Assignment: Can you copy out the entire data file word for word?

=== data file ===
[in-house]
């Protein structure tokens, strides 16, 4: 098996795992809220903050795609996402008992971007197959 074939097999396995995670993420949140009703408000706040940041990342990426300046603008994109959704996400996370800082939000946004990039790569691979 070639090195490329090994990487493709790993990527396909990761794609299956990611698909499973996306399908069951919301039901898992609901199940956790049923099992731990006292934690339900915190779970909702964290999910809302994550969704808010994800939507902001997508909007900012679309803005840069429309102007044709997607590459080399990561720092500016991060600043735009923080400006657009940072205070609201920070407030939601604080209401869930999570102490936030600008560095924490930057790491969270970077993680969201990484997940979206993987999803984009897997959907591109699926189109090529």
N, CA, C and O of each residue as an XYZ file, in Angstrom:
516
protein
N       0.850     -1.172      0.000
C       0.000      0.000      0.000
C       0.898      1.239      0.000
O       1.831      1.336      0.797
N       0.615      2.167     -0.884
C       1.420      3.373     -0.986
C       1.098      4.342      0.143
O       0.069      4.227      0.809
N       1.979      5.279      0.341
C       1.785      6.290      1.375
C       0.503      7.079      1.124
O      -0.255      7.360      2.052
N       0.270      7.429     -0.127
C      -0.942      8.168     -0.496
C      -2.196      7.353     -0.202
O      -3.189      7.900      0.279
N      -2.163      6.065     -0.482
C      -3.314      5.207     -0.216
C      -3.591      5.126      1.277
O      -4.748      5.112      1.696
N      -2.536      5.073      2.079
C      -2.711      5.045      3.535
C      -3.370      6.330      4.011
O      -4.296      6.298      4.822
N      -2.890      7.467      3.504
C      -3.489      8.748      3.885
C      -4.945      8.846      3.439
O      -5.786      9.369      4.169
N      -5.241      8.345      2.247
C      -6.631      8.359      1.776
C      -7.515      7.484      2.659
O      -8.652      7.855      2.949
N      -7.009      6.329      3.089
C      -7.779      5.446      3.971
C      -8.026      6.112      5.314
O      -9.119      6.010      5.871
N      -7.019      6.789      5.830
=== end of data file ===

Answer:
[in-house]
């Protein structure tokens, strides 16, 4: 098996795992809220903050795609996402008992971007197959 074939097999396995995670993420949140009703408000706040940041990342990426300046603008994109959704996400996370800082939000946004990039790569691979 070639090195490329090994990487493709790993990527396909990761794609299956990611698909499973996306399908069951919301039901898992609901199940956790049923099992731990006292934690339900915190779970909702964290999910809302994550969704808010994800939507902001997508909007900012679309803005840069429309102007044709997607590459080399990561720092500016991060600043735009923080400006657009940072205070609201920070407030939601604080209401869930999570102490936030600008560095924490930057790491969270970077993680969201990484997940979206993987999803984009897997959907591109699926189109090529």
N, CA, C and O of each residue as an XYZ file, in Angstrom:
516
protein
N       0.850     -1.172      0.000
C       0.000      0.000      0.000
C       0.898      1.239      0.000
O       1.831      1.336      0.797
N       0.615      2.167     -0.884
C       1.420      3.373     -0.986
C       1.098      4.342      0.143
O       0.069      4.227      0.809
N       1.979      5.279      0.341
C       1.785      6.290      1.375
C       0.503      7.079      1.124
O      -0.255      7.360      2.052
N       0.270      7.429     -0.127
C      -0.942      8.168     -0.496
C      -2.196      7.353     -0.202
O      -3.189      7.900      0.279
N      -2.163      6.065     -0.482
C      -3.314      5.207     -0.216
C      -3.591      5.126      1.277
O      -4.748      5.112      1.696
N      -2.536      5.073      2.079
C      -2.711      5.045      3.535
C      -3.370      6.330      4.011
O      -4.296      6.298      4.822
N      -2.890      7.467      3.504
C      -3.489      8.748      3.885
C      -4.945      8.846      3.439
O      -5.786      9.369      4.169
N      -5.241      8.345      2.247
C      -6.631      8.359      1.776
C      -7.515      7.484      2.659
O      -8.652      7.855      2.949
N      -7.009      6.329      3.089
C      -7.779      5.446      3.971
C      -8.026      6.112      5.314
O      -9.119      6.010      5.871
N      -7.019      6.789      5.830